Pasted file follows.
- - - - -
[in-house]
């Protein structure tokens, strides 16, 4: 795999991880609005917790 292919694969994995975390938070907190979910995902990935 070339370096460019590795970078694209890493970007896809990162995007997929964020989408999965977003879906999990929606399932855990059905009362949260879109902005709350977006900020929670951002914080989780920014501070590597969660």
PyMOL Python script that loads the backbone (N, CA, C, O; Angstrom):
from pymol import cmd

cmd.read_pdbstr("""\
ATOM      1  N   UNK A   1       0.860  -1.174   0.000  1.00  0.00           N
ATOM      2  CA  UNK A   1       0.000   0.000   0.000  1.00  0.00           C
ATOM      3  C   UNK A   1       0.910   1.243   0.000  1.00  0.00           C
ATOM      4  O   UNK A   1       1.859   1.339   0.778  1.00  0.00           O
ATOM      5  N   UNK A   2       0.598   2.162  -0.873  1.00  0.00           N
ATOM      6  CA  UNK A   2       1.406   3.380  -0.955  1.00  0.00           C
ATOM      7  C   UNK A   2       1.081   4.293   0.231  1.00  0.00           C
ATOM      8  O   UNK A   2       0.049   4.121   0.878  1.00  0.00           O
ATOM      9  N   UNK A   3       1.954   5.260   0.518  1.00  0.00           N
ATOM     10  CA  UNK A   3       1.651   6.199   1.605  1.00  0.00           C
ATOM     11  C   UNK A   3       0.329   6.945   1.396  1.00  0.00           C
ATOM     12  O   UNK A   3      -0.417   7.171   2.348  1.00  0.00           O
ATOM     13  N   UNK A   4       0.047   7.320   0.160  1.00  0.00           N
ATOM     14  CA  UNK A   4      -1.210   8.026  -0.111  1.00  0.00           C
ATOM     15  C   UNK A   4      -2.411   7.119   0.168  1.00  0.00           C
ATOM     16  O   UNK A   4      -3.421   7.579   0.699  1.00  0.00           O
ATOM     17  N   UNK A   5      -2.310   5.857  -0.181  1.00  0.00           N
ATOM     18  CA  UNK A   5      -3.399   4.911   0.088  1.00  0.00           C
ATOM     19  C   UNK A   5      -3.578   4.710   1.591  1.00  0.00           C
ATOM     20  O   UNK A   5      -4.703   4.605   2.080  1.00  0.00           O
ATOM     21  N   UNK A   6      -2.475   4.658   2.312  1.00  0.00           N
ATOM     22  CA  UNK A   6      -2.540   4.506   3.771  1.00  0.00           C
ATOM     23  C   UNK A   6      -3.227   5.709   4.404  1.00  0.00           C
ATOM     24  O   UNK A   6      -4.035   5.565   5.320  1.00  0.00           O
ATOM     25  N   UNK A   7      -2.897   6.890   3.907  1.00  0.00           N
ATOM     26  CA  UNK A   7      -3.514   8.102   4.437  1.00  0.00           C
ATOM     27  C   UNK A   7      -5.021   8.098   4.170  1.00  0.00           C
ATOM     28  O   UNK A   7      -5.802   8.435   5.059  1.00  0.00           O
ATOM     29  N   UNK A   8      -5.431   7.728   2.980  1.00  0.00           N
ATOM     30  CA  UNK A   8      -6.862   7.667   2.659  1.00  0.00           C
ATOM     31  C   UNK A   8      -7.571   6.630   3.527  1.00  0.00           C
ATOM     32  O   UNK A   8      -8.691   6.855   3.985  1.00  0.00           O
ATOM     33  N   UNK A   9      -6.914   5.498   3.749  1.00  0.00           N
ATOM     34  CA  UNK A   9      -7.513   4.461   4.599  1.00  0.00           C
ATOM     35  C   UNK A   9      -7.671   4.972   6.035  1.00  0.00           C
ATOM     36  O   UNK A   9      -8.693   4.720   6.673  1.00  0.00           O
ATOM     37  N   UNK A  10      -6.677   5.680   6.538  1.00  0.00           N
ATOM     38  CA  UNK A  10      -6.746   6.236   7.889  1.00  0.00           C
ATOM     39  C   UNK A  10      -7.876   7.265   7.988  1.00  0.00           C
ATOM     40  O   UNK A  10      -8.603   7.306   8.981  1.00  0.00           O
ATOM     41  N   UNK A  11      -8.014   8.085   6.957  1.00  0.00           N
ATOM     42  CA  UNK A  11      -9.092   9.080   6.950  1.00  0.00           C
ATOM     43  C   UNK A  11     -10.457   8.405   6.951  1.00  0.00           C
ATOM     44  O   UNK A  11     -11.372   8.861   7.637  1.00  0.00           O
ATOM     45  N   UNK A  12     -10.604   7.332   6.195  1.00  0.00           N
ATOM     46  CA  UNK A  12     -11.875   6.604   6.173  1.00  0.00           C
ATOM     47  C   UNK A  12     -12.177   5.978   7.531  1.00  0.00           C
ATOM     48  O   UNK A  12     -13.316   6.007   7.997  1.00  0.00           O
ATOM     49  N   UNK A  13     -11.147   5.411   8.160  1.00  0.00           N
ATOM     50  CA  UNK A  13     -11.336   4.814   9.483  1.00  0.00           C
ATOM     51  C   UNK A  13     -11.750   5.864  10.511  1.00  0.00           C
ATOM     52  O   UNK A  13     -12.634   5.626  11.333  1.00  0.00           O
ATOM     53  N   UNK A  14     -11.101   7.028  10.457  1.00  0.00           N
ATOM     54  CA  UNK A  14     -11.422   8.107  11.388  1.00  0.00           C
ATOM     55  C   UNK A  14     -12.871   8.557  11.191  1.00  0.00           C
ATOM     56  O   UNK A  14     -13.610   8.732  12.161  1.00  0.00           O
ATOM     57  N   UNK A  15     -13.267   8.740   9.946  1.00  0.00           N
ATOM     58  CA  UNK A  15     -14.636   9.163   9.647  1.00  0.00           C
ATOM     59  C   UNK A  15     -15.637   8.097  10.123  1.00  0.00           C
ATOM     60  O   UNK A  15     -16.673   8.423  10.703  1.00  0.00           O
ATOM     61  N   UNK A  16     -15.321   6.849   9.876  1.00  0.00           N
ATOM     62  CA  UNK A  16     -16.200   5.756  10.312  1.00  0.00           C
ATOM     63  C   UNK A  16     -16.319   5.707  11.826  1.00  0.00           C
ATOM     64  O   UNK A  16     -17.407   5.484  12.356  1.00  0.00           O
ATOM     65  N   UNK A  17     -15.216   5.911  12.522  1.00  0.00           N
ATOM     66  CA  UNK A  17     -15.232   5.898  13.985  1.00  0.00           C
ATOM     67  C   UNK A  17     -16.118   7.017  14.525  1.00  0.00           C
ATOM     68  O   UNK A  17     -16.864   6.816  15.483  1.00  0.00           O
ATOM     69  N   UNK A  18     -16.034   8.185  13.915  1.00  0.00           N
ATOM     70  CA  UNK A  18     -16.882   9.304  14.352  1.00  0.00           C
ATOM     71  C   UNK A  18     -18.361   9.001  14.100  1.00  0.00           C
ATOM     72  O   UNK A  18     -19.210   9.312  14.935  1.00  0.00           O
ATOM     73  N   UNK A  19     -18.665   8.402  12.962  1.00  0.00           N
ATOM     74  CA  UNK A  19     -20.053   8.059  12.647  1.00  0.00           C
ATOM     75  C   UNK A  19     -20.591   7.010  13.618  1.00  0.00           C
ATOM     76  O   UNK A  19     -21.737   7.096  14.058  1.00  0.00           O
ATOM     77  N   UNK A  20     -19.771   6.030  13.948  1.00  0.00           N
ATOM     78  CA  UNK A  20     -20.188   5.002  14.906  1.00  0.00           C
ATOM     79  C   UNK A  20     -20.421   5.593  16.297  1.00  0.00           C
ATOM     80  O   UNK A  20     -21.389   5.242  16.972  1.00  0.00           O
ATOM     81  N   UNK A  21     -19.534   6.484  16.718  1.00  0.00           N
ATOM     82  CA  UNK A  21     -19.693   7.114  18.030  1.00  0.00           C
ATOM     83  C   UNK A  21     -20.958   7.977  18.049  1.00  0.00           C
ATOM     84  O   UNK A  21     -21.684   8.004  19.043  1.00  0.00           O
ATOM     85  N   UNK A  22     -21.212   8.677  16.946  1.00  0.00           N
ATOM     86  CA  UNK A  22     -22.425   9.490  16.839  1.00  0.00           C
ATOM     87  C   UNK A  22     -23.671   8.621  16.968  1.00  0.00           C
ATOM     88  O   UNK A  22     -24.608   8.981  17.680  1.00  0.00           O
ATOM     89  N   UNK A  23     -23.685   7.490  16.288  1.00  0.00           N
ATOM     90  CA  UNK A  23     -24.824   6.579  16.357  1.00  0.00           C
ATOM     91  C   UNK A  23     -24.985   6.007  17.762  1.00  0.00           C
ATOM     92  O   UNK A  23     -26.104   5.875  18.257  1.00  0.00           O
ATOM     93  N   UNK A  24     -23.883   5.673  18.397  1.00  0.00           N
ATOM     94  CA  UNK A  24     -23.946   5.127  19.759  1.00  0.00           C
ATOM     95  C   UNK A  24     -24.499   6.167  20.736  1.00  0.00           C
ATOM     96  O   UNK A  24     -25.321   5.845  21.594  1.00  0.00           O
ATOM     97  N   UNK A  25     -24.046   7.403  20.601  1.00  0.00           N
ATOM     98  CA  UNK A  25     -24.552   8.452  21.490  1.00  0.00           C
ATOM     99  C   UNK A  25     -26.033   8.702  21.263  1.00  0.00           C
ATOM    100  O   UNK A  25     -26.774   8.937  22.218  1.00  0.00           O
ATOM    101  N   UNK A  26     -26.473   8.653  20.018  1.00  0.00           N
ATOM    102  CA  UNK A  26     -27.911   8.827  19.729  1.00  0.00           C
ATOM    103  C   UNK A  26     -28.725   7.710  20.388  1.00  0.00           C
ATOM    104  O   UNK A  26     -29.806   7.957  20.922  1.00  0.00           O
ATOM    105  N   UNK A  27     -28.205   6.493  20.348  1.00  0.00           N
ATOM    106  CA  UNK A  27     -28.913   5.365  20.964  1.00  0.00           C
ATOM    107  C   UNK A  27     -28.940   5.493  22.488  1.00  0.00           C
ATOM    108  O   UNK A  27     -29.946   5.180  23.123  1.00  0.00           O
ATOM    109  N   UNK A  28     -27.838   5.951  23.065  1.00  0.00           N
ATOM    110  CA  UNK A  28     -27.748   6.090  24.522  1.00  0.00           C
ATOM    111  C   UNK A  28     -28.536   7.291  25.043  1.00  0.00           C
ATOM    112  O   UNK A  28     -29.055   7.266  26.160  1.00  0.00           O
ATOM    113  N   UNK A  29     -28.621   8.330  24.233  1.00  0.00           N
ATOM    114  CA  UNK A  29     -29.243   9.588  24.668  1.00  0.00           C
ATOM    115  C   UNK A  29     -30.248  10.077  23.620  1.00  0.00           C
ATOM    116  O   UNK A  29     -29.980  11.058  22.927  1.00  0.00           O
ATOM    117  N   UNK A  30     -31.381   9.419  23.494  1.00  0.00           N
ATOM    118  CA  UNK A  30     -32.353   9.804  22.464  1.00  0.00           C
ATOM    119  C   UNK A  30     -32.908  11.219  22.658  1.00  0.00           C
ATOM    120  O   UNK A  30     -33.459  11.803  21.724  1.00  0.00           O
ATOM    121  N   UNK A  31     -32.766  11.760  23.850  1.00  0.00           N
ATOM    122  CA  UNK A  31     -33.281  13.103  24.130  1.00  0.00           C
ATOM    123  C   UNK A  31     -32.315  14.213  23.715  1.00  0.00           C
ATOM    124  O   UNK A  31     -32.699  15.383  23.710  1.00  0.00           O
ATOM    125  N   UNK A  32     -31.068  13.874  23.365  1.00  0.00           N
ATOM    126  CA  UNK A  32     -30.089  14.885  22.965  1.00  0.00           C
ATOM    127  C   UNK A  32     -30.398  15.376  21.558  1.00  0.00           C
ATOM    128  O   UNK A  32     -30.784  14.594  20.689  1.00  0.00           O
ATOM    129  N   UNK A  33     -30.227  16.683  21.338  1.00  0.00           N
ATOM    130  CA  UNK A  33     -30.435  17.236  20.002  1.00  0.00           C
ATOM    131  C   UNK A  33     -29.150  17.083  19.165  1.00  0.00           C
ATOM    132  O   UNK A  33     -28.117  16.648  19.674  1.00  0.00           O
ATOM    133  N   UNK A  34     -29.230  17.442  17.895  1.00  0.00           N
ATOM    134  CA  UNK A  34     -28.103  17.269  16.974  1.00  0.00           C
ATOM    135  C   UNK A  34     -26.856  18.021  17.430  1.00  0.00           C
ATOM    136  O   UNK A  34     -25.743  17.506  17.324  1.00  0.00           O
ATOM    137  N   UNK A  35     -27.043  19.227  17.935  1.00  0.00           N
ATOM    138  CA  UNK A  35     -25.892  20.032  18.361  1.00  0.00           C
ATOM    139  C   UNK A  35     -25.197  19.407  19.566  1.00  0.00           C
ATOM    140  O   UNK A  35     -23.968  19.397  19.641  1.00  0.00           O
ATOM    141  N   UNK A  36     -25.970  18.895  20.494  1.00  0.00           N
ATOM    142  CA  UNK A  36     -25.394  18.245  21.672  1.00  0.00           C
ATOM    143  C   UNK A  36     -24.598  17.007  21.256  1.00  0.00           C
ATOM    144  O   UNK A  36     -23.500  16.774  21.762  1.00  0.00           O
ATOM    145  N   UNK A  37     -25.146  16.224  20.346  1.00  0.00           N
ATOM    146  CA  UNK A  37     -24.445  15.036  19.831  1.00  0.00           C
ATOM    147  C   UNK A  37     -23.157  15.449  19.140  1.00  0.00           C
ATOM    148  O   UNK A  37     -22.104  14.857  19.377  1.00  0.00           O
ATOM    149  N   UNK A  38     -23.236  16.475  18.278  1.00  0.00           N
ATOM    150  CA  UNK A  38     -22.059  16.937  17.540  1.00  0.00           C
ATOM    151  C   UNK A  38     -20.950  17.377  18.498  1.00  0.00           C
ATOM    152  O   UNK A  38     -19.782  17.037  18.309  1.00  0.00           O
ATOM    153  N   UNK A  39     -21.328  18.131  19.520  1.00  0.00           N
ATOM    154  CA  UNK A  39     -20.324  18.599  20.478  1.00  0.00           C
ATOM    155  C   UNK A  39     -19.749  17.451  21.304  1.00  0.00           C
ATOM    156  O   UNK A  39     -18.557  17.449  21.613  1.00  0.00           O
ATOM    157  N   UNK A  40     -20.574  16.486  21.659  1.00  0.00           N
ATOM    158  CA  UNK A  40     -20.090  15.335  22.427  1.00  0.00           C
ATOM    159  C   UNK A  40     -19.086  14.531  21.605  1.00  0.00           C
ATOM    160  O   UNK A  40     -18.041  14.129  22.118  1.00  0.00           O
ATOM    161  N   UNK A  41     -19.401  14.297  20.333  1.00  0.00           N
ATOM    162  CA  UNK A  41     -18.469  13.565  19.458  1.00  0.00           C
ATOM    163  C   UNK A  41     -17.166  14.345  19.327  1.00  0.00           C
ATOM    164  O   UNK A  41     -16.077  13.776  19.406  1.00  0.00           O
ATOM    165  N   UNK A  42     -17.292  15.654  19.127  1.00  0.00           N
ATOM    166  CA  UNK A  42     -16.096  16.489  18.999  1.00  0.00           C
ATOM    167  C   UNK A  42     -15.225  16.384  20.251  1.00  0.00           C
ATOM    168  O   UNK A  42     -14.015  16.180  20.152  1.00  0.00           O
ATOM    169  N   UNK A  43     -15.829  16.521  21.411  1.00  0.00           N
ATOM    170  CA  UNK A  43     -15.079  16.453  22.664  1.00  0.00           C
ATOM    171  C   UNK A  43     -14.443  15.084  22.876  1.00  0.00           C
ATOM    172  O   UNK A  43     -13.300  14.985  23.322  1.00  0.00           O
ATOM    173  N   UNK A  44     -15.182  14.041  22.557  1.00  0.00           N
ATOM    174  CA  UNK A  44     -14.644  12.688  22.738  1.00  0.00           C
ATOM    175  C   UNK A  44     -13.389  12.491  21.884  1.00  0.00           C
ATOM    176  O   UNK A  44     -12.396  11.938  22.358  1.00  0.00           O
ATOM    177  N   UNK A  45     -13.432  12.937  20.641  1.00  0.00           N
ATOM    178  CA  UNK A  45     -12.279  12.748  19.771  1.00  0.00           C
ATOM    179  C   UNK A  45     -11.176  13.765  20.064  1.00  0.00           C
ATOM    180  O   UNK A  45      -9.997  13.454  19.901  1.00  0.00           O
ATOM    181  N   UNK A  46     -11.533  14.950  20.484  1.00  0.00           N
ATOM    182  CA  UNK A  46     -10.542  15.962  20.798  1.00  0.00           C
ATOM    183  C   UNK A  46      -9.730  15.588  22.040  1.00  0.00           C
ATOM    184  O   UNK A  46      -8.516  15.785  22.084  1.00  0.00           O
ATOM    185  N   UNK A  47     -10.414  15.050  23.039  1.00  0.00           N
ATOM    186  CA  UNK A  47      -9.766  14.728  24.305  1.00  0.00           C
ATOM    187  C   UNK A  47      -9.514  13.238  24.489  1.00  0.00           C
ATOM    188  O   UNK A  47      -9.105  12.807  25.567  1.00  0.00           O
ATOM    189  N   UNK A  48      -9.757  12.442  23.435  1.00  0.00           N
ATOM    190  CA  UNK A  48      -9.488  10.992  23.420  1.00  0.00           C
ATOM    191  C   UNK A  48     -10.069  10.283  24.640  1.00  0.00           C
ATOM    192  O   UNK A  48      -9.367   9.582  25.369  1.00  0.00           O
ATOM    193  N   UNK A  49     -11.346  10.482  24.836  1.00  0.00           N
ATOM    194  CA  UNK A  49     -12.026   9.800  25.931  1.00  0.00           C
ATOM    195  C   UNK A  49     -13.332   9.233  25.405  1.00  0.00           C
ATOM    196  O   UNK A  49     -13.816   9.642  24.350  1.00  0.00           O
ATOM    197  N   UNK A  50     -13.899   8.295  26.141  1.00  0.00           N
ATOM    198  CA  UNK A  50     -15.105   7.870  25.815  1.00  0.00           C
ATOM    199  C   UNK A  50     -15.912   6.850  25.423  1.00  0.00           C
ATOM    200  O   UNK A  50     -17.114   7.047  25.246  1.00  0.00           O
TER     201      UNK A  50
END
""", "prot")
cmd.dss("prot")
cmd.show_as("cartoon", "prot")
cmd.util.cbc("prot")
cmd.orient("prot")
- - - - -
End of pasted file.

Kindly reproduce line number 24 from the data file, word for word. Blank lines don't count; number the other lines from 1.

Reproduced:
ATOM     19  C   UNK A   5      -3.578   4.710   1.591  1.00  0.00           C